|UNITED STATES OF AMERICA,||
|ROBERT JAY BERNHARDT,|
Following a jury trial, Robert Jay Bernhardt was convicted of conspiracy to possess with intent to distribute methamphetamine, in violation of 21 U.S.C. §§ 841(a)(1) & (b)(1)(A), 846 (count I); possession and the attempted possession with intent to distribute a controlled substance, and aiding and abetting, in violation of 21 U.S.C. § 841(a)(1) & (b)(1)(A), 18 U.S.C. § 2 (counts II and IX); and using or carrying a firearm in connection with a drug trafficking offense, in violation of 21 U.S.C. § 841(a)(1), 18 U.S.C. § 924(c) (counts III and X). He now appeals from his conviction and sentence, contending that the district court erred by (1) denying his motion to sever his trial from the trial of his codefendant; (2) finding the evidence sufficient to establish a single conspiracy as charged; (3) admitting statements of coconspirators; and (4) imposing an improper sentence. Our jurisdiction arises under 28 U.S.C. § 1291, and we affirm.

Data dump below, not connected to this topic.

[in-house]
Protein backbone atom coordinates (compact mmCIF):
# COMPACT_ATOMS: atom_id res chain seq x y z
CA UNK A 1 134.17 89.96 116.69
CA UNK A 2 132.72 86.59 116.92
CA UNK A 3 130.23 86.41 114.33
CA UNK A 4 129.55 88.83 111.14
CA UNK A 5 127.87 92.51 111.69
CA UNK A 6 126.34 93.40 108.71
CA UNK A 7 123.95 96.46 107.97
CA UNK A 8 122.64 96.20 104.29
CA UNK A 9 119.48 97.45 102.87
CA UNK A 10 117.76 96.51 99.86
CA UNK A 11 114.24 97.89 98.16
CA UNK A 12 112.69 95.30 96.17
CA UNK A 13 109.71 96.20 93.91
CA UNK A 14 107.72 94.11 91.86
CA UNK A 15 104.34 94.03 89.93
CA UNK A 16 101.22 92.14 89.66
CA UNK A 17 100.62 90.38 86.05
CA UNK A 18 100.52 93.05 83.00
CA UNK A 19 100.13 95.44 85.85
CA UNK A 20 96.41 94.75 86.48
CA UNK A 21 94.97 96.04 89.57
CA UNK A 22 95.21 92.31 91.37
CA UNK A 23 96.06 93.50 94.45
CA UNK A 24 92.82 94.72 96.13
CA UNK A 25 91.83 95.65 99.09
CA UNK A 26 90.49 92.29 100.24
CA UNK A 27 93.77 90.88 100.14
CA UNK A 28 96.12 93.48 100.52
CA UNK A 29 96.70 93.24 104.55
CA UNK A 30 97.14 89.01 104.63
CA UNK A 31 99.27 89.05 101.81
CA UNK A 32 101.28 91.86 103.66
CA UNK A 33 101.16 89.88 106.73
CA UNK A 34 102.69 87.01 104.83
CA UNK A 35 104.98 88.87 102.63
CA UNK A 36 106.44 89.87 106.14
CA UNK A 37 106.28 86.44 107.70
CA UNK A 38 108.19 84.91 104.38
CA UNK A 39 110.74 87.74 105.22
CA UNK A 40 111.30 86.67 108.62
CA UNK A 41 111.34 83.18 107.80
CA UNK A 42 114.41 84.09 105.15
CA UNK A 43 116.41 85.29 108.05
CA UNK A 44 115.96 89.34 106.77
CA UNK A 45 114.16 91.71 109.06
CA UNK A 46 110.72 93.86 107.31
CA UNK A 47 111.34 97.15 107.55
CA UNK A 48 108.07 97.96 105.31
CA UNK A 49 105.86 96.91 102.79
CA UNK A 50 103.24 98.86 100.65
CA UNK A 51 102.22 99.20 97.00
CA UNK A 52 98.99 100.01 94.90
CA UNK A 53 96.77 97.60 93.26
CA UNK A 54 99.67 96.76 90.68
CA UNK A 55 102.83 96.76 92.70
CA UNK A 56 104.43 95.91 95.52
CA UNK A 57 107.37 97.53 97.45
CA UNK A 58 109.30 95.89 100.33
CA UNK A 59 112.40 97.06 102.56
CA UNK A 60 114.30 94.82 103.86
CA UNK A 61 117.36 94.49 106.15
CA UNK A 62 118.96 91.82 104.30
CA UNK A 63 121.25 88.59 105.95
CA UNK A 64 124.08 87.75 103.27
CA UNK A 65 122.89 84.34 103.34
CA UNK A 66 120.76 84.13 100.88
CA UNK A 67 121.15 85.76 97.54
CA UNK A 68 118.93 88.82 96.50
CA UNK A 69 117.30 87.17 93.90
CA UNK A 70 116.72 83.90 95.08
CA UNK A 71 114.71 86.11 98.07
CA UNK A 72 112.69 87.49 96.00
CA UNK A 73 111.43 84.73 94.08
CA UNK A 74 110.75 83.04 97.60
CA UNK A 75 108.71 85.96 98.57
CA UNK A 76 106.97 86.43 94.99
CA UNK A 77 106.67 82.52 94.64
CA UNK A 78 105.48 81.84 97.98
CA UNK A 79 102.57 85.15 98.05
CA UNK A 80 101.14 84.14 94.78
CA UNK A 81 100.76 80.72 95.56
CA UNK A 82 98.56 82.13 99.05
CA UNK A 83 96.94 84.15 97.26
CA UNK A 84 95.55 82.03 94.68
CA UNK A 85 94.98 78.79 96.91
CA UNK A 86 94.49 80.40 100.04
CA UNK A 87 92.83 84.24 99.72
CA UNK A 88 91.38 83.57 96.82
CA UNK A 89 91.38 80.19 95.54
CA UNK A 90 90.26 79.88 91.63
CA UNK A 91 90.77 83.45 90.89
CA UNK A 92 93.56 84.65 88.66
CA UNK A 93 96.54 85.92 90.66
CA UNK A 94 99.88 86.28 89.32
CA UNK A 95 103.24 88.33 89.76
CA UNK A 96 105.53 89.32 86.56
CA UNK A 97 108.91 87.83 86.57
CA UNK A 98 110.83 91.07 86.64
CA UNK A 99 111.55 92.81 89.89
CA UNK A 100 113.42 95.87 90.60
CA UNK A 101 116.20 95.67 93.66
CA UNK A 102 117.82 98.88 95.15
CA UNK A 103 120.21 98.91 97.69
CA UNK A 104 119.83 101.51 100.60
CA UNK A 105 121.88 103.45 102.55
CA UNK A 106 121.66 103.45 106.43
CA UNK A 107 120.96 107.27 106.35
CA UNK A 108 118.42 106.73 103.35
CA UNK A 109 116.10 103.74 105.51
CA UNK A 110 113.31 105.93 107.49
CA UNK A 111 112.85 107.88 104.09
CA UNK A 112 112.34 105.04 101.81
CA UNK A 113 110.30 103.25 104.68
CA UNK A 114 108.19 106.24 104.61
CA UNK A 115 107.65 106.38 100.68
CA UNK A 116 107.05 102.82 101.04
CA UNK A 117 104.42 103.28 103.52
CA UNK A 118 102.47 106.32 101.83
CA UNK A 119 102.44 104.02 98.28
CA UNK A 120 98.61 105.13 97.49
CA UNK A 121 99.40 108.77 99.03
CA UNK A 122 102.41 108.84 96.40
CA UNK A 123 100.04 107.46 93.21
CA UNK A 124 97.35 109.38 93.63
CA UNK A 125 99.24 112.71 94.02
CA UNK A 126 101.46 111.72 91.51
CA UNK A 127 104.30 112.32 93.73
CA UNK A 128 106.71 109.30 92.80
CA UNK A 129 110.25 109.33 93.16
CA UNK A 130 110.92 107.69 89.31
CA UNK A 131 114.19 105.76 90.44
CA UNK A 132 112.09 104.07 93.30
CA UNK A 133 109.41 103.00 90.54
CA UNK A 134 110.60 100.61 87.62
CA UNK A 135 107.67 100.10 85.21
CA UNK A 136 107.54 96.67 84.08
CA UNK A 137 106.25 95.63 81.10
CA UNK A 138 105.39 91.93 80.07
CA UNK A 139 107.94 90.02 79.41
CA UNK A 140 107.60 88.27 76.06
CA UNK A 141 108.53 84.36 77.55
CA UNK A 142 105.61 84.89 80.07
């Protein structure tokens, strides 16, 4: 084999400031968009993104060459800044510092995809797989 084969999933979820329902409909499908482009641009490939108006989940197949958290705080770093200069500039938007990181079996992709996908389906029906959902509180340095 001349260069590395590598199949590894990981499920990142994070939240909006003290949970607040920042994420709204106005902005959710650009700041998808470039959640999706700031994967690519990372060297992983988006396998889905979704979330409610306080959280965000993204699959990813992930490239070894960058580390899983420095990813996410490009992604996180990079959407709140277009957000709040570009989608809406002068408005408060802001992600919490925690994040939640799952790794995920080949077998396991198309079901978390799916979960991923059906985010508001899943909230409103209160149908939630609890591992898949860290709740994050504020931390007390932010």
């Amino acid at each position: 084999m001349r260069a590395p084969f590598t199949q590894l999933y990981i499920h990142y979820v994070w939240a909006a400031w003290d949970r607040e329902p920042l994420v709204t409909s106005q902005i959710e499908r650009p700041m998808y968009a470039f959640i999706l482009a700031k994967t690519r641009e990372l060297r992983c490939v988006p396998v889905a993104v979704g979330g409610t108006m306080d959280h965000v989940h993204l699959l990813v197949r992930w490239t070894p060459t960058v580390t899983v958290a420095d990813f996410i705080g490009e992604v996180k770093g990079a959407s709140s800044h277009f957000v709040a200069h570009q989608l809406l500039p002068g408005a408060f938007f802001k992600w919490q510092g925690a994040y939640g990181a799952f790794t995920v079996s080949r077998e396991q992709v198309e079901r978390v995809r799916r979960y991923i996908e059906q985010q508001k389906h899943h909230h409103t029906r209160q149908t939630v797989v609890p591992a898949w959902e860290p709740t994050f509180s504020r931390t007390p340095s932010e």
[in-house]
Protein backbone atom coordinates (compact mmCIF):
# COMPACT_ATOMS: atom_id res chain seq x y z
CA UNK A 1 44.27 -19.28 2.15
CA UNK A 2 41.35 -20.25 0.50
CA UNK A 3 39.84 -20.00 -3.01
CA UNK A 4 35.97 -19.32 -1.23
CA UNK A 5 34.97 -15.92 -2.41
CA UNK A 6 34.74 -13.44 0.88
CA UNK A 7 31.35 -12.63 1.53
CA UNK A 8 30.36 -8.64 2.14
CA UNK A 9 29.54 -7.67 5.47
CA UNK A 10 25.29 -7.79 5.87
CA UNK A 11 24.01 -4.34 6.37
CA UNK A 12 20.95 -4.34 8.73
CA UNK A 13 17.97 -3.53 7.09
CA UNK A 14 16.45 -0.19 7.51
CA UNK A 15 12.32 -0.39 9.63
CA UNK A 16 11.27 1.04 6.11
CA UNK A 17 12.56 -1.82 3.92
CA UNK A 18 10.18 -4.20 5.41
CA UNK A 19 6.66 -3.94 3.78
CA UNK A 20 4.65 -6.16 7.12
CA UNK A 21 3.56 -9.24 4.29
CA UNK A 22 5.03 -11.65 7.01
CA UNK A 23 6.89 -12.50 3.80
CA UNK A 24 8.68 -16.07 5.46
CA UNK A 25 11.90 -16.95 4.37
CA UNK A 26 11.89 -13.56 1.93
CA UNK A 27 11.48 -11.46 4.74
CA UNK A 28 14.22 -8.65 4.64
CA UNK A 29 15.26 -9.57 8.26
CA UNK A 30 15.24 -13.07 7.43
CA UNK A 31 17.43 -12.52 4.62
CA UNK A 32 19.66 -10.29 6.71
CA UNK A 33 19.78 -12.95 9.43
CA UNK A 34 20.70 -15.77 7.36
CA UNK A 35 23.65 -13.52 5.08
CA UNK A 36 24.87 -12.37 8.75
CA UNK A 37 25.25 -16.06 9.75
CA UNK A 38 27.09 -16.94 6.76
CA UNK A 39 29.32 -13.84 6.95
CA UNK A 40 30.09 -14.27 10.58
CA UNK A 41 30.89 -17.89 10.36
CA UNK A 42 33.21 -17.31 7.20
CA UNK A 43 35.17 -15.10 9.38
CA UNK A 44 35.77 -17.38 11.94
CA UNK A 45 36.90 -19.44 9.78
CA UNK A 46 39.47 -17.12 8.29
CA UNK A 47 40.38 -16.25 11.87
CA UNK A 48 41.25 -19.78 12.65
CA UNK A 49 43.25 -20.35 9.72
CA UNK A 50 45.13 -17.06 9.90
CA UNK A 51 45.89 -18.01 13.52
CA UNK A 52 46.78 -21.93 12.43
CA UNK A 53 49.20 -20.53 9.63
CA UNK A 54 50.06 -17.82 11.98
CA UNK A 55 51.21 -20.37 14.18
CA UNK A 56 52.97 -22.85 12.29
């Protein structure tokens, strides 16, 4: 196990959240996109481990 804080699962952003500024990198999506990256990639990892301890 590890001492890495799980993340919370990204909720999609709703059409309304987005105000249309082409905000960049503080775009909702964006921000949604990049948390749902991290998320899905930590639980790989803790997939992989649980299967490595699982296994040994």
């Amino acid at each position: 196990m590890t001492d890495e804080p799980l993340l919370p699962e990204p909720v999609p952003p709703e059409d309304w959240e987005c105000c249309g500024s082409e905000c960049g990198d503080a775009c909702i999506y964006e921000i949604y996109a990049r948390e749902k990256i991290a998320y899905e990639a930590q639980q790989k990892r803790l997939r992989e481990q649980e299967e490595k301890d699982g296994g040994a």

In March 1996, an informant advised federal agents that Bernhardt was moving methamphetamine from California to Colorado in exchange for weapons, explosives and money. R. Vol. 8 at 55-56.(1) The agents set up an undercover operation to monitor the informant's negotiations and transactions with Bernhardt. Id. at 69. After several phone conversations between the informant and Bernhardt, on April 9, 1996, the informant and an undercover agent met Bernhardt's codefendant, James Eads, in a hotel room in California. R. Vol. 10 at 368, 370-71. The informant sold approximately one pound of methamphetamine to Eads, who paid with a combination of firearms, ammunition, and an explosive device, which he identified as coming from Bernhardt, and cash which he had obtained from another source. See R. Vol. 8 at 75-79, 90-96; R. Vol. 10 at 371-72; see also Appellant's App., Tab 1 at 22. During the exchange, the agent asked how to operate the explosive device, and Eads responded that the agent would have to speak to Bernhardt. R. Vol. 8 at 90-91.